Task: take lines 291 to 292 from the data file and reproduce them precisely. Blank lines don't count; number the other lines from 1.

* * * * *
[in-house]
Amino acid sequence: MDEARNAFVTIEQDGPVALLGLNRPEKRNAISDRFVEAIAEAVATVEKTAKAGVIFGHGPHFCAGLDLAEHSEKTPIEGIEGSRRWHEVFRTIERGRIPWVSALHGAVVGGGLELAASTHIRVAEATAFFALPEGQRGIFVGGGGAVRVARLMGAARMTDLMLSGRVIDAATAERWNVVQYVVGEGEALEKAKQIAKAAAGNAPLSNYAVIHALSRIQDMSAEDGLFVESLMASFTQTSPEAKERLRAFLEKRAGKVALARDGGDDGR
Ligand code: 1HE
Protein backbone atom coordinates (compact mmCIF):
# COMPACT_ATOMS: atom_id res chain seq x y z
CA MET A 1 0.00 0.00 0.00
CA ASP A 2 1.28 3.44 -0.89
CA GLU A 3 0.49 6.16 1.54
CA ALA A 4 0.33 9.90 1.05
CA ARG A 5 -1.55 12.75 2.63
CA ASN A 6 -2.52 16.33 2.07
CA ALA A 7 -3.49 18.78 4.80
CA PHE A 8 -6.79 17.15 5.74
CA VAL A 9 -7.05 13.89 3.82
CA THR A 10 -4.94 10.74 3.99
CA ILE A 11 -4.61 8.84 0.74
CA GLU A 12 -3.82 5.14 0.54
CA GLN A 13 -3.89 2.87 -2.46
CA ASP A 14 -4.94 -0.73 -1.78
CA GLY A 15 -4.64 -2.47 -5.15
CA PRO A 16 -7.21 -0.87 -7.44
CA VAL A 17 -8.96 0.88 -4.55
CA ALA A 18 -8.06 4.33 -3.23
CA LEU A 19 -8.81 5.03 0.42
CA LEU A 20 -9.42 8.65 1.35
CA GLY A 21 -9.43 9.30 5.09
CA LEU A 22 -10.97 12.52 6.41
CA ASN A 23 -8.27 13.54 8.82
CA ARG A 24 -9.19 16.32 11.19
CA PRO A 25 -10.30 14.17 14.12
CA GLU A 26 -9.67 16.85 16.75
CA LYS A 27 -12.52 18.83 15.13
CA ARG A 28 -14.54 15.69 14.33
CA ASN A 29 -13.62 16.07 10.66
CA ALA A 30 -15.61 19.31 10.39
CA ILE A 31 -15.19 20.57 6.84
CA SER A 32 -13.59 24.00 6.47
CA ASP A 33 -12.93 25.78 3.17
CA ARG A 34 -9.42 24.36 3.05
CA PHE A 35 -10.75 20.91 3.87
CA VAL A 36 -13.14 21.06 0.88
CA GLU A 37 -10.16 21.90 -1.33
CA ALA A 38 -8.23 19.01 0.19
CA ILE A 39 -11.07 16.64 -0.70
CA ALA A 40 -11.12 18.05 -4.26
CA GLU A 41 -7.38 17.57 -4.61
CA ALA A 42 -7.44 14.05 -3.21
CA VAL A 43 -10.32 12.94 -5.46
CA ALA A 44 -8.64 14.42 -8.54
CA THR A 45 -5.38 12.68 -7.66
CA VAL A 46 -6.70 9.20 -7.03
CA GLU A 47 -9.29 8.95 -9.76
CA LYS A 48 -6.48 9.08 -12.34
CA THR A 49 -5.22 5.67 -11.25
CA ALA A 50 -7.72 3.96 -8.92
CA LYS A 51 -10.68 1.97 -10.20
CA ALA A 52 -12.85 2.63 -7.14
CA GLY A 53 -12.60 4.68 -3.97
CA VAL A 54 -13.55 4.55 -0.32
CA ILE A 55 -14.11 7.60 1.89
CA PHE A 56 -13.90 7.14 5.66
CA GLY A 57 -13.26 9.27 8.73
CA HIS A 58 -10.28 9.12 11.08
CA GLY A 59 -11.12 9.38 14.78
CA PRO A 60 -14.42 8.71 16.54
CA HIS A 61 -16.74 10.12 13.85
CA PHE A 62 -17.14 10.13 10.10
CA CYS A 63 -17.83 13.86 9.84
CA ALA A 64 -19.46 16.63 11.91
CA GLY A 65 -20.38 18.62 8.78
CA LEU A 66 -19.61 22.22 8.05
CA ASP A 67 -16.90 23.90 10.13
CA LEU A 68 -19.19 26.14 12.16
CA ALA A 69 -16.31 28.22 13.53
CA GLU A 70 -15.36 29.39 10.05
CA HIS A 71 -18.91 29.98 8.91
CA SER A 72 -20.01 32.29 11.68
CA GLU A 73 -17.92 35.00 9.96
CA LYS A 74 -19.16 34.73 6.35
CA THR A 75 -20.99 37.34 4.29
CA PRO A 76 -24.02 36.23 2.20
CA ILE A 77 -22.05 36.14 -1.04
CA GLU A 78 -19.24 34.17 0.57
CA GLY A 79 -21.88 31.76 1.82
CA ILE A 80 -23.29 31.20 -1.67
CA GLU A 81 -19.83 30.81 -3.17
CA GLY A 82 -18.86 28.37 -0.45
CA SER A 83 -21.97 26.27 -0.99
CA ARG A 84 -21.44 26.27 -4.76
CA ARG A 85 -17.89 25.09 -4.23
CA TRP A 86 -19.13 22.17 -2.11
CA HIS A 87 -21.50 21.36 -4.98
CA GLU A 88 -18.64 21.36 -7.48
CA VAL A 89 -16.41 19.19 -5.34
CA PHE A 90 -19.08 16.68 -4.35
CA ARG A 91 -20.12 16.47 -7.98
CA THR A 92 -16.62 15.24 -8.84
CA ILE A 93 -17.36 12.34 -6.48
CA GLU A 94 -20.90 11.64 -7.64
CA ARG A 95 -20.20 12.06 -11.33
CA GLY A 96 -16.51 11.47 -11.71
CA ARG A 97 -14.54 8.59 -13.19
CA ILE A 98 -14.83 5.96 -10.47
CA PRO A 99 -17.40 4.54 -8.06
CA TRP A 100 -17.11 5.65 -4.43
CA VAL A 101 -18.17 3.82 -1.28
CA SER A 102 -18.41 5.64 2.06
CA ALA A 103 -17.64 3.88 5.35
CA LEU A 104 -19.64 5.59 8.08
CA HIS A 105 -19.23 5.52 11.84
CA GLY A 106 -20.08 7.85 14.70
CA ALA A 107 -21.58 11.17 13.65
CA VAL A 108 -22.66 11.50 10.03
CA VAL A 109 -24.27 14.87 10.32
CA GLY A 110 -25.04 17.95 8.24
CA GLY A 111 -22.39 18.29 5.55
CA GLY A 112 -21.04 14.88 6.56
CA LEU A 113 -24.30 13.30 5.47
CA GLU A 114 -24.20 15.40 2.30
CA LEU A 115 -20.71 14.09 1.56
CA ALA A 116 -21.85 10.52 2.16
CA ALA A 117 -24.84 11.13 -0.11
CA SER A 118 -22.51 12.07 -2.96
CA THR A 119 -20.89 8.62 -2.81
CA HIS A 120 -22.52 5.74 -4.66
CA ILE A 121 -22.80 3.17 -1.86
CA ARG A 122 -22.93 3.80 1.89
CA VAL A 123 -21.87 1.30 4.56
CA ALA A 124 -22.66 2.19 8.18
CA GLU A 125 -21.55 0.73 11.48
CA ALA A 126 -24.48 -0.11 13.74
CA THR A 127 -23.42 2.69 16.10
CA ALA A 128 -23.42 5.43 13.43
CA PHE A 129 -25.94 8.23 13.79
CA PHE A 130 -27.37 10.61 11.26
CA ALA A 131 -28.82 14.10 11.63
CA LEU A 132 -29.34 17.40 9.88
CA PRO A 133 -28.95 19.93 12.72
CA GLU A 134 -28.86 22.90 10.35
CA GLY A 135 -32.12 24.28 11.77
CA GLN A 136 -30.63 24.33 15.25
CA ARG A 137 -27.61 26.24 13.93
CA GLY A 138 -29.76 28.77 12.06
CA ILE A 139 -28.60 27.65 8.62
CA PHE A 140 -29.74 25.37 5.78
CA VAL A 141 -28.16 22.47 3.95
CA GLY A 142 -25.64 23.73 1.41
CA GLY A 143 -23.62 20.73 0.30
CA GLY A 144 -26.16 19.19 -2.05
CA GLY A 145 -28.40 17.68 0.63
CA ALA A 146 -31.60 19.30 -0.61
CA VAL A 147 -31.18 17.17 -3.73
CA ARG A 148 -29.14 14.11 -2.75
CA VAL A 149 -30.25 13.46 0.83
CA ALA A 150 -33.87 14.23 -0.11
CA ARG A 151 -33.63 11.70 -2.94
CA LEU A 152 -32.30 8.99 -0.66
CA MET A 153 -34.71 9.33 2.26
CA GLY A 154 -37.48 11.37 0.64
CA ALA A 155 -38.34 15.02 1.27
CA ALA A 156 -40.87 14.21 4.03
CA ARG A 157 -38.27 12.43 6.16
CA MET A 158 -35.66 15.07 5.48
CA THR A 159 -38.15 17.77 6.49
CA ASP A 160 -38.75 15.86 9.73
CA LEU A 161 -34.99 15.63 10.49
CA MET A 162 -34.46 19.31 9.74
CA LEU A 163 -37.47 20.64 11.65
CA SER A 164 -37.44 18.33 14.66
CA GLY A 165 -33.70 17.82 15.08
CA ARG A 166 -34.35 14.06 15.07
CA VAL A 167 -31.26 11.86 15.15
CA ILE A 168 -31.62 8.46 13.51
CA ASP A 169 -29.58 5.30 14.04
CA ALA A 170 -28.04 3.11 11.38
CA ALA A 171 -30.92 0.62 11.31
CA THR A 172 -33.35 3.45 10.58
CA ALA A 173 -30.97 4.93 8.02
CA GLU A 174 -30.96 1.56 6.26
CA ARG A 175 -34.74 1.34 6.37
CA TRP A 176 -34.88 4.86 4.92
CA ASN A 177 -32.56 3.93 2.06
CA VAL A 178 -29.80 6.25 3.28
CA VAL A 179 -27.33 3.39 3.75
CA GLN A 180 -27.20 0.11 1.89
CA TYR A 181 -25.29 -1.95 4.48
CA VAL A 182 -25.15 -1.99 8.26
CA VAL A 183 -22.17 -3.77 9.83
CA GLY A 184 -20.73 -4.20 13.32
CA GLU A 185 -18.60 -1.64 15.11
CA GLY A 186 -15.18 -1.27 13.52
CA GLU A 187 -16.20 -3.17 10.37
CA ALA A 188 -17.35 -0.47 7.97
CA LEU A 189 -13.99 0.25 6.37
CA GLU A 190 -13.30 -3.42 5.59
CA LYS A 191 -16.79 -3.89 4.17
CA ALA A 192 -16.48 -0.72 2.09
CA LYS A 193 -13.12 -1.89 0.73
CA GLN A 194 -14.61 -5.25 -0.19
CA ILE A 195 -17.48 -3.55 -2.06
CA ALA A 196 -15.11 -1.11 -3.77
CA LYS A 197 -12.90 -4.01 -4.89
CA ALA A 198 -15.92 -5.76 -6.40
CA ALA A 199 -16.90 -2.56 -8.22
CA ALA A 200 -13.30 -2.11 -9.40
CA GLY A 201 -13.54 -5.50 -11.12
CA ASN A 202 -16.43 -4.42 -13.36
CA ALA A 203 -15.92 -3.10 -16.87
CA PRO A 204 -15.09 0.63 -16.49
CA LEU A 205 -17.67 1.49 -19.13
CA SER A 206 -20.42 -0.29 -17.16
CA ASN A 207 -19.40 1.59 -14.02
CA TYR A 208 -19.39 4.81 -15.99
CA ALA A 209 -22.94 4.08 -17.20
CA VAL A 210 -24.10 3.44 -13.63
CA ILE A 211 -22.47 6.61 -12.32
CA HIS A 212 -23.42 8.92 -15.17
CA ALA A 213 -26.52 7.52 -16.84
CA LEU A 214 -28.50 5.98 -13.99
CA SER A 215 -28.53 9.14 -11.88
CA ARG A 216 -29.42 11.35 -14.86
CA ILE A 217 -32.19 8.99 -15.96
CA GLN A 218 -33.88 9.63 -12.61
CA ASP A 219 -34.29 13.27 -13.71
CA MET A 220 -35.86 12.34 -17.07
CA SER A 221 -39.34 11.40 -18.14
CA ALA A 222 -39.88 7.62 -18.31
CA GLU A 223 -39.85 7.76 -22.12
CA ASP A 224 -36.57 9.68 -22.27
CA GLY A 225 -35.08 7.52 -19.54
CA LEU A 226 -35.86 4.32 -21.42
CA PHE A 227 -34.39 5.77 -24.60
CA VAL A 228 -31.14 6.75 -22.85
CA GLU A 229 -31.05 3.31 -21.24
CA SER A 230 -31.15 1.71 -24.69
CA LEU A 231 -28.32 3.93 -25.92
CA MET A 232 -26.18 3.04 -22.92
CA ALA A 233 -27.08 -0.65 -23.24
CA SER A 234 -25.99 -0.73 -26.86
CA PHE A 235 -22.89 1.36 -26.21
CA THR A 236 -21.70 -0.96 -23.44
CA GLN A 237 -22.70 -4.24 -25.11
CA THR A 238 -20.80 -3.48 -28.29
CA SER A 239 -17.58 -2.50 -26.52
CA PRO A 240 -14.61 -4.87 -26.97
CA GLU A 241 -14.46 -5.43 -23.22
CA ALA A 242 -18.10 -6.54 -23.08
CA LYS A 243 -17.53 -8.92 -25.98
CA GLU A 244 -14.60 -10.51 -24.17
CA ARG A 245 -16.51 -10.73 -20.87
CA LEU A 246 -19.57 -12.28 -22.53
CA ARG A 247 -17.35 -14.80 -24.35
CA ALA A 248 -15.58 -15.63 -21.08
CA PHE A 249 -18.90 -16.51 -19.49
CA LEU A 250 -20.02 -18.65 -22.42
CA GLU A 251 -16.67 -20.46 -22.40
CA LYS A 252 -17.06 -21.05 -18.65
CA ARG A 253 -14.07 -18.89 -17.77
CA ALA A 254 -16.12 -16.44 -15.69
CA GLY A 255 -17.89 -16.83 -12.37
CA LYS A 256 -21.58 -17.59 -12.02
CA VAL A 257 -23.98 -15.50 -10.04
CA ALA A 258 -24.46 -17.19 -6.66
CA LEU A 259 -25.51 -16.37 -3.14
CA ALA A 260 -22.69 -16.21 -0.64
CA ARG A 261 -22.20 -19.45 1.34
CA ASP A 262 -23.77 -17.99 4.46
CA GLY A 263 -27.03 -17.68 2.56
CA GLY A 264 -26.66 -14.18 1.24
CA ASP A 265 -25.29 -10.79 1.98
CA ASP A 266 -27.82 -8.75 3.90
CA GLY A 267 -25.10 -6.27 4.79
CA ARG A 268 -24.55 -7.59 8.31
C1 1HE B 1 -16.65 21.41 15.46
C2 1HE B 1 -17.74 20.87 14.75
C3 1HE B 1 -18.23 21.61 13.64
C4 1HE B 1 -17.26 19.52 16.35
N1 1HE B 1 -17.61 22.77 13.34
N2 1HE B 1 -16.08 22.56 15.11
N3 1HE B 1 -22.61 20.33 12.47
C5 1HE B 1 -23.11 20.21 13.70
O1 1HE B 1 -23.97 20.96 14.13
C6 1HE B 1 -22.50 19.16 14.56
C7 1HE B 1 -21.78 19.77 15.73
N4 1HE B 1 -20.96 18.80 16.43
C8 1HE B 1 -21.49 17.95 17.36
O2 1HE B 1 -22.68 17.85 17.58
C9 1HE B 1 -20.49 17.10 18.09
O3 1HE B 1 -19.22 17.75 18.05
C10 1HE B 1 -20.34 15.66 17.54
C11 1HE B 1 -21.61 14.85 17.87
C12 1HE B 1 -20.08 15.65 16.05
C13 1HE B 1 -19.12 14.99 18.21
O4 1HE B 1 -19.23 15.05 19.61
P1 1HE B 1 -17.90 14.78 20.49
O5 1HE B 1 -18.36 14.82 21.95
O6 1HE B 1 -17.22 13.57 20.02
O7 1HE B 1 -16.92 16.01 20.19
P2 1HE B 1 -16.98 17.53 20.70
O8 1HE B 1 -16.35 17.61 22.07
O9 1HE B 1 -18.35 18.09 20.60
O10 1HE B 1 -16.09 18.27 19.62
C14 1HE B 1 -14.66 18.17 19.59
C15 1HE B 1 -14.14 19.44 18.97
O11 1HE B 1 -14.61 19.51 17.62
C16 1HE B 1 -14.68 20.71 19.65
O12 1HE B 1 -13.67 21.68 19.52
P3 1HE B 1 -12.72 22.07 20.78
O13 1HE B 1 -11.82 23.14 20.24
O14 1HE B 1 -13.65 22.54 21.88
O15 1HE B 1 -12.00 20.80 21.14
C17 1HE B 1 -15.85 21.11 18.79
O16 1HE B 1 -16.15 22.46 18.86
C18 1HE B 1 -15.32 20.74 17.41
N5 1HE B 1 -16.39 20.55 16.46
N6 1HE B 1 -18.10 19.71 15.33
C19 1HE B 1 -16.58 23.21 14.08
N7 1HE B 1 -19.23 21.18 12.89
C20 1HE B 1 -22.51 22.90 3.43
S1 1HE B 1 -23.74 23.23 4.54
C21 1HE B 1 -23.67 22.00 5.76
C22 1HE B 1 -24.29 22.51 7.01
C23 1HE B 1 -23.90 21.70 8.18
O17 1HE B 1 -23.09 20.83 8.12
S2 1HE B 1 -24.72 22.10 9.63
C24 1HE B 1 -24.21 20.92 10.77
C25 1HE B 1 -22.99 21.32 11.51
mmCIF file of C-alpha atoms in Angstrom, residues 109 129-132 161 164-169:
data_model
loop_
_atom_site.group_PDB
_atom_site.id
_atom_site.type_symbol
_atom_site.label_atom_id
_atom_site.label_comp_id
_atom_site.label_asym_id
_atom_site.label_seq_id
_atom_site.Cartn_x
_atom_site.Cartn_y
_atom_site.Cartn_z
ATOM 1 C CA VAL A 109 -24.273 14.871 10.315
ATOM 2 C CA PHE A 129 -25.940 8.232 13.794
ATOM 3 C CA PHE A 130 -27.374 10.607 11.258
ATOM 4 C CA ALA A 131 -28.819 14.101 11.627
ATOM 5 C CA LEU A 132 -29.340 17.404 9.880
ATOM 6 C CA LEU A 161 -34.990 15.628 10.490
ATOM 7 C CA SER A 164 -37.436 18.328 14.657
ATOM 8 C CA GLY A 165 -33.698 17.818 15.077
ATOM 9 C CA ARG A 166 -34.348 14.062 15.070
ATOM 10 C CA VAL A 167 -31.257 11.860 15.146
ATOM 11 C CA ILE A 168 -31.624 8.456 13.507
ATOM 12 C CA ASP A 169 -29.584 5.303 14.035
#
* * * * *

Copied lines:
C11 1HE B 1 -21.61 14.85 17.87
C12 1HE B 1 -20.08 15.65 16.05